With Facebook making it easier for its roughly 845 million users to connect and share pictures and videos with each other, the Center for Eating Disorders at Sheppard Pratt found that a lot of these behaviors are perpetuating the way our society feels about body image and potentially prompting a new obsession about weight.

“Facebook is making it easier for people to spend more time and energy criticizing their own bodies and wishing they looked like someone else,” said Harry Brandt, director of the Center for Eating Disorders at Sheppard Pratt. “In this age of modern technology and constant access to SmartPhones and the Internet, it’s becoming increasingly difficult for people to remove themselves from images and other triggers that promote negative body image, low self-esteem and may ultimately contribute to eating disorders.”

The center’s national survey of 600 Facebook users, ages 16 to 40, revealed that 51 percent of respondents reported that seeing photos of themselves and others on Facebook made them more conscious of their body and weight.

The researchers have broken their findings down into “four clear themes:”

1. People spend a lot of time on Facebook and in doing so, spend a lot of time analyzing their bodies and the bodies of others:

  • 80 percent of respondents log into Facebook at least once a day.
  • Of that, 61 percent say they login several times a day.
  • 51 percent of respondents said that seeing photos of themselves make them more conscious about their body and weight.

2. Facebook appears to be fueling a “camera ready” mentality among the general public:

  • 44 percent said they are always conscious when attending social events that photos of them might get posted on Facebook.
  • 43 percent will avoid having people photograph them at a social event if they don’t feel they look their best.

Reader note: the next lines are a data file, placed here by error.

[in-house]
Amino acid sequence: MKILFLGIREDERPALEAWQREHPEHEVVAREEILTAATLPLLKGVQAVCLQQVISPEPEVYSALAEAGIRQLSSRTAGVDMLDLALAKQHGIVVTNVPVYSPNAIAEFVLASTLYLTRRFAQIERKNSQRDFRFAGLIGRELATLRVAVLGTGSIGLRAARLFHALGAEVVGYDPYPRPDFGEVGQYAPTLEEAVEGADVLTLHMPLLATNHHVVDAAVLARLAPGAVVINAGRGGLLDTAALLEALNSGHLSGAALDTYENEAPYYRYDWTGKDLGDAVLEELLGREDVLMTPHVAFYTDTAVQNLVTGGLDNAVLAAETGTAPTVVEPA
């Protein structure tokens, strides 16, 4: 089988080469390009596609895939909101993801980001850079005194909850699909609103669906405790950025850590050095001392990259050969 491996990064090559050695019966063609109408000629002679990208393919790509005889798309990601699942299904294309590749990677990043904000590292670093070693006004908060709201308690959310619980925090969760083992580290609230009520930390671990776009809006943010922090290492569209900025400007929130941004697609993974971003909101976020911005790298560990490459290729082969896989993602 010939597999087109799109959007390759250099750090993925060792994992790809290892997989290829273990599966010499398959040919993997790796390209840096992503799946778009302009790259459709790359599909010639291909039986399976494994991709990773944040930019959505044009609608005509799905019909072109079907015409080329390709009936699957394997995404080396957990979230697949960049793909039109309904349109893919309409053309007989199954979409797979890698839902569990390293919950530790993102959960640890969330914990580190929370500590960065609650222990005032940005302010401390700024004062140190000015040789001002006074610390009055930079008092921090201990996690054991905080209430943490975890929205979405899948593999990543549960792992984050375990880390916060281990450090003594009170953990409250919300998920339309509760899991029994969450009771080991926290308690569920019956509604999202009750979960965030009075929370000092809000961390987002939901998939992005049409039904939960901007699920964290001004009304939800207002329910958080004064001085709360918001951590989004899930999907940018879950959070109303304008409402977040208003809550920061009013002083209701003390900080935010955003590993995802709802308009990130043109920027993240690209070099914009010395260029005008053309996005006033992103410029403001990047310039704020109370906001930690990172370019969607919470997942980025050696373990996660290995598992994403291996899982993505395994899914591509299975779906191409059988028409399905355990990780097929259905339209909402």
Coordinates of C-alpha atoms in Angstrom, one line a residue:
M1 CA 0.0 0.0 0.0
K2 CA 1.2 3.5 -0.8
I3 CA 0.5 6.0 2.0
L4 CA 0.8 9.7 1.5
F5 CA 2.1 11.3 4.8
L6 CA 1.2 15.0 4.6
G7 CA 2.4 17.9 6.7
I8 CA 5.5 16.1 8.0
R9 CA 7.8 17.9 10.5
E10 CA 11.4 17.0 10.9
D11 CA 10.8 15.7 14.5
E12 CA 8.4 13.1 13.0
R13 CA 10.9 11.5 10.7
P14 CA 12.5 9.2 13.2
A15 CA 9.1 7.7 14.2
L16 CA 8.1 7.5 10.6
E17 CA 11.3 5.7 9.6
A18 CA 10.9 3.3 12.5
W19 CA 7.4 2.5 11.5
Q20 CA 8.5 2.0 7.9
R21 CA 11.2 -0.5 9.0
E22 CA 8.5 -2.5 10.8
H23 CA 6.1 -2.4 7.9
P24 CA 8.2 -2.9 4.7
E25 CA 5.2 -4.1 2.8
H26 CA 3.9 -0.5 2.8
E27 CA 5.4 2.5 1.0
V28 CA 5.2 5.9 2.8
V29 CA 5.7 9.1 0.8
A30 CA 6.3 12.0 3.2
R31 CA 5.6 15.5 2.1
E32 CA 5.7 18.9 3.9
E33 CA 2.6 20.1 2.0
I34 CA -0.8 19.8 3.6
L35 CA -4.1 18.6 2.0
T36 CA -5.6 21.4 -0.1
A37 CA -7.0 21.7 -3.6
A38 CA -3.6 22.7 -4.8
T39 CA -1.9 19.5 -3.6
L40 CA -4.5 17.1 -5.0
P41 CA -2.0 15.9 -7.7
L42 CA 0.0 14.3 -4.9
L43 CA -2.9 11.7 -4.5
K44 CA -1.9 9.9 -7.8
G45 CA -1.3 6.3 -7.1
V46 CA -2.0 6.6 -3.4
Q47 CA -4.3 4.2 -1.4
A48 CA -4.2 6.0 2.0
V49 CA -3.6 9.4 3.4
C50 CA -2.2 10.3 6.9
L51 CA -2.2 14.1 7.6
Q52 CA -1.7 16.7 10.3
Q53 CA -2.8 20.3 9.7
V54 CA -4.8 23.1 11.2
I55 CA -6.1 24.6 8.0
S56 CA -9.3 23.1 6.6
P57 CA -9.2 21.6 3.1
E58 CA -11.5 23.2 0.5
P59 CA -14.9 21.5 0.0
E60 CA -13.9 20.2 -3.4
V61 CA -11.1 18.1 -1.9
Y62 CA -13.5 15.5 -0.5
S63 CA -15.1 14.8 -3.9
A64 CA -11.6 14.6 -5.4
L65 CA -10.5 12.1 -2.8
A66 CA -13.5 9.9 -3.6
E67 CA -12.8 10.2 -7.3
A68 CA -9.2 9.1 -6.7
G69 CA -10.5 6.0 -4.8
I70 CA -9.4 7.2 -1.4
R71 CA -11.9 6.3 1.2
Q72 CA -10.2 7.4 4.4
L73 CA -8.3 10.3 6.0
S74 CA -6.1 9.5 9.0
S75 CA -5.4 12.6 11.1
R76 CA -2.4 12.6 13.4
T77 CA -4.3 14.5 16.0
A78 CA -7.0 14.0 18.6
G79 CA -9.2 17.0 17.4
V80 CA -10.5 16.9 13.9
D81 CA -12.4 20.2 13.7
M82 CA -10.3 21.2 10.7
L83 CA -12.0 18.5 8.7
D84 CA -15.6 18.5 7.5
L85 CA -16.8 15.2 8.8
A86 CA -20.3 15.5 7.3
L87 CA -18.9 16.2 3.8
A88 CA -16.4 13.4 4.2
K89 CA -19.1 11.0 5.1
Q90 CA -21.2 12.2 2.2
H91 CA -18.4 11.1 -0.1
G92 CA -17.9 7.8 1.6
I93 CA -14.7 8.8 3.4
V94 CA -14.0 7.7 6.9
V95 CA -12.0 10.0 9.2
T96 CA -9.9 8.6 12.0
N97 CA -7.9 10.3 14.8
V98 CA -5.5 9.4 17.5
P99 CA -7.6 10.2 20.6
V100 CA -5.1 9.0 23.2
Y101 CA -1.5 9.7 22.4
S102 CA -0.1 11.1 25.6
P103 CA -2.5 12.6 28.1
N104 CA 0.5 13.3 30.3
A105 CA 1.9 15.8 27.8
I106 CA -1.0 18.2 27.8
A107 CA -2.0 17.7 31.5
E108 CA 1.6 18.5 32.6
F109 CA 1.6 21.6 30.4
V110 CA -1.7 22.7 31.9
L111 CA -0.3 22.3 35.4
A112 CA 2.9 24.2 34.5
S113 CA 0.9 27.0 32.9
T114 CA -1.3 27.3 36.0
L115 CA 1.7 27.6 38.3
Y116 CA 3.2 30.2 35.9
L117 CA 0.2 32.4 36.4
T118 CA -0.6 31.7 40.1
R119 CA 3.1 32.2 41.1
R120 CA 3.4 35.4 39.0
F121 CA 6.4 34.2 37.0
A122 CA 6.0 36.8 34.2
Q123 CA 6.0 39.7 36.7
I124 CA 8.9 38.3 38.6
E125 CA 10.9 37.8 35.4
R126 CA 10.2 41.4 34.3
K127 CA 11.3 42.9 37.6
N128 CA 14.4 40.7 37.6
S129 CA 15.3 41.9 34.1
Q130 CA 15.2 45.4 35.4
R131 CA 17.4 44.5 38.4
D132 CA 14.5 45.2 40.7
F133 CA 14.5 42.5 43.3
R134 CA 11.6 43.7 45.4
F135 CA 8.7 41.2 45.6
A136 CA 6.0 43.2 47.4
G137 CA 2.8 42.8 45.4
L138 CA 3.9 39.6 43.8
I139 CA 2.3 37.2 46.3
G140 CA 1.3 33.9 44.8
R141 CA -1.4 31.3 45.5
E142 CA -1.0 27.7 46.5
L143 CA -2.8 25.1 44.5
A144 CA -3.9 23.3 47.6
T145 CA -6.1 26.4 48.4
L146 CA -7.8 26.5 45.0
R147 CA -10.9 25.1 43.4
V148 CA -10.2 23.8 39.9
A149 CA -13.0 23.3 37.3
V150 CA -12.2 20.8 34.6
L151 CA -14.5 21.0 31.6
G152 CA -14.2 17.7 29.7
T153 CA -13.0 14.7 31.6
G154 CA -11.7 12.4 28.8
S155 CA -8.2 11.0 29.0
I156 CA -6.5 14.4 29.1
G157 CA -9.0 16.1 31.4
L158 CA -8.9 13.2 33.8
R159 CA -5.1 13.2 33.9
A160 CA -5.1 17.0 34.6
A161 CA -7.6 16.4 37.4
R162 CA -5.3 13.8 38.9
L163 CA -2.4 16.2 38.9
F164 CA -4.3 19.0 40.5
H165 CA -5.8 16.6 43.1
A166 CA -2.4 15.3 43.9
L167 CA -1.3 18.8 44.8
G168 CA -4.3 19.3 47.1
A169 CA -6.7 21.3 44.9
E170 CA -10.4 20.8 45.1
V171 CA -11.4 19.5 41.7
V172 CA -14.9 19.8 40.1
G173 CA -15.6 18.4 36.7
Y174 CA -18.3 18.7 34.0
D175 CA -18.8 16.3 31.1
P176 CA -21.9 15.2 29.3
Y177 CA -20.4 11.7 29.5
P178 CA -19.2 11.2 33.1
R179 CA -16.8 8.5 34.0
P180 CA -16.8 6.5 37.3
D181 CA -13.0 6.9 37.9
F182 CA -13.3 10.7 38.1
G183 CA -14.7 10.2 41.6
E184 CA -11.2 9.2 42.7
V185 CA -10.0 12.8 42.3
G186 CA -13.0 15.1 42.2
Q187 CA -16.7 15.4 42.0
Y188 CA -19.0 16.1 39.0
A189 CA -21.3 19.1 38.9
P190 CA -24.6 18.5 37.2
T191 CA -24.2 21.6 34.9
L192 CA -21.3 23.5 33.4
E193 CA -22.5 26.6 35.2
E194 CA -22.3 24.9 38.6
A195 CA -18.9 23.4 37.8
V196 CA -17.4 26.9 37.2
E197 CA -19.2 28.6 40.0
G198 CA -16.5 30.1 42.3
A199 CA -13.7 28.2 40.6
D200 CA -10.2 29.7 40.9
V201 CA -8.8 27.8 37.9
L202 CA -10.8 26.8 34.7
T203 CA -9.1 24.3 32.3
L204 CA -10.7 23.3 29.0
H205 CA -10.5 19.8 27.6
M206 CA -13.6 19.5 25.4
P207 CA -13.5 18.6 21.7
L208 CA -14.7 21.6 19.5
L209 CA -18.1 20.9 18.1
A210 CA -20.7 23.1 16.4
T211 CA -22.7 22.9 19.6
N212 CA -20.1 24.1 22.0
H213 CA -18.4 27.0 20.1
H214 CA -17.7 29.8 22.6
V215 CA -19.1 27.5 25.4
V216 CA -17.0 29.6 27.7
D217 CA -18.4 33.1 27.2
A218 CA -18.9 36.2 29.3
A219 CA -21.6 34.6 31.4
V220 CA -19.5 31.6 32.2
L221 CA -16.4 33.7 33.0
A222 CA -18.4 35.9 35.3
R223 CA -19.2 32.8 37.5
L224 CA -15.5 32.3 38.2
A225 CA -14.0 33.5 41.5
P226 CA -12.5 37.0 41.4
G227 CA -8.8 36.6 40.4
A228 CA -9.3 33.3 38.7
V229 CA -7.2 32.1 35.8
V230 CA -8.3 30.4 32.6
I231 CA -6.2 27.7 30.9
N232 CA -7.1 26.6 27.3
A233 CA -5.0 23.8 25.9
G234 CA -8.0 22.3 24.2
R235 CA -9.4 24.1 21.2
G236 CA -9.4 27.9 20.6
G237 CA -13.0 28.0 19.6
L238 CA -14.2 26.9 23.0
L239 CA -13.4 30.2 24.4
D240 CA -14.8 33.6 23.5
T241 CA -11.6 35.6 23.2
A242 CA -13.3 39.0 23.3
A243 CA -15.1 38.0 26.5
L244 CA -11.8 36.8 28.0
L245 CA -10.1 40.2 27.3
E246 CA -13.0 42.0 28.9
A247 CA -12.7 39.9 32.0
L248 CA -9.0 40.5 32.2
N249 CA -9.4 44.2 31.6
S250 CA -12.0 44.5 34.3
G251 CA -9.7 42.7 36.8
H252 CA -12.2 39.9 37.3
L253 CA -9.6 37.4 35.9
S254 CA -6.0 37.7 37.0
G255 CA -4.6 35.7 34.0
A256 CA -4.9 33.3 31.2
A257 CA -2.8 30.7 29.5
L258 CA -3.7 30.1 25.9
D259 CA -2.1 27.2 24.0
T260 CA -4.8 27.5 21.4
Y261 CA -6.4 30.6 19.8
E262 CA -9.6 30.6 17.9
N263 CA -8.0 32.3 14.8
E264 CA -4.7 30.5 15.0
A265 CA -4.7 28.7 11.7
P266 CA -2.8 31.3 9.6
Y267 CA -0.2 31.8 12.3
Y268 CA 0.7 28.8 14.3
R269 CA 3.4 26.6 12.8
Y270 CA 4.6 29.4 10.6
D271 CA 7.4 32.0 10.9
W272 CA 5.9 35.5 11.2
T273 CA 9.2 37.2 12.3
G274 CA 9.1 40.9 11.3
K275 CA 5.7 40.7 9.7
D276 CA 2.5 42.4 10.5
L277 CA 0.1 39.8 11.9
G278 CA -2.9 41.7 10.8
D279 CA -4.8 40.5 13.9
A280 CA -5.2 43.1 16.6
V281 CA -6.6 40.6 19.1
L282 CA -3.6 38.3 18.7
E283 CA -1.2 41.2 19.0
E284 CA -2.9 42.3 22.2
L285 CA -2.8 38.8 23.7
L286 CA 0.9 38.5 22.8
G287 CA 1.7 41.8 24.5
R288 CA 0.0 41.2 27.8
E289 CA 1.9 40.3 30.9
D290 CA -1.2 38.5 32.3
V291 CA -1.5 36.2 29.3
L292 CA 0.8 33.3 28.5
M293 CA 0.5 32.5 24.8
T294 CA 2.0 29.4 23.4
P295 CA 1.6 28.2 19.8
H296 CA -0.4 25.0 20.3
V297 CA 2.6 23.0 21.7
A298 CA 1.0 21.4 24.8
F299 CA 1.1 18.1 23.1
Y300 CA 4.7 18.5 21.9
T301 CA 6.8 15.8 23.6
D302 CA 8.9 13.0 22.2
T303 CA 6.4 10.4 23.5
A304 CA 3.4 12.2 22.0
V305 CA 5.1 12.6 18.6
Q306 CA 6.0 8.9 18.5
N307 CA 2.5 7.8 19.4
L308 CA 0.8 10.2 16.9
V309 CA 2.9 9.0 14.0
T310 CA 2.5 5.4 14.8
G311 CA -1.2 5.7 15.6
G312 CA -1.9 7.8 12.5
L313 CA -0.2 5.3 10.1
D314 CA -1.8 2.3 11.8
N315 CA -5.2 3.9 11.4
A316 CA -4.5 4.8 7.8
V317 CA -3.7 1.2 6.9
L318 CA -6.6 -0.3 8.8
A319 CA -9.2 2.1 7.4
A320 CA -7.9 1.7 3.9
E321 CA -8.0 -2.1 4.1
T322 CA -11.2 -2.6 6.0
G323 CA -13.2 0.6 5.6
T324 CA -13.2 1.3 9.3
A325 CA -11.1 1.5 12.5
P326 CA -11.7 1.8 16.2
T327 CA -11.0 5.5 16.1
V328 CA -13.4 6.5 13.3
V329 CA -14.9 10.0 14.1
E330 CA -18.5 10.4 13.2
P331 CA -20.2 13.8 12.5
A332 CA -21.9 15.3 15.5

3. Advances in Facebook technology such as Timeline, are making it easier for people to track body and weight changes:

  • 53 percent have compared their body and weight in photos taken at different times.
  • 14 percent have used Facebook’s new weight loss tracker.
  • 37 percent are interested in trying it.

4. People are not happy with their bodies and are engaging in dangerous behaviors in connection with those feelings:

  • Only 25 percent of respondents said they are happy with their current body and weight.
  • 69 percent said they would like to lose weight.
  • 31 percent have avoided intake of specific food items, food groups or entire categories of foods in an attempt to lose or control weight.
  • 17 percent said they have engaged in binge eating.
  • 7 percent reporting that they have purged.
  • 12 percent said they currently have or have had an eating disorder.
  • 8 percent said they have thought they may have an eating disorder.

“As people spend more time thinking about what’s wrong with their bodies, less time is spent on the positive realm and engaging in life in meaningful and fulfilling ways,” said Steven Crawford, associate director of the Center for Eating Disorders. “When people become more concerned with the image they project online and less concerned with holistic markers of health in real life, their body image may suffer and they may even turn, or return, to harmful fad diets or dangerous weight-control behaviors. We hope the results of this survey encourage people to really look at how their online behavior affects their outlook, and we caution them against being overly critical of their own bodies or other people’s bodies while on Facebook and other social networking sites.”

Previous studies have found that Facebook can also be a blow to those with low self-esteem.

Source: The Center for Eating Disorders at Sheppard Pratt

Heather Rudow is a staff writer for Counseling Today. Email her at hrudow@counseling.org.

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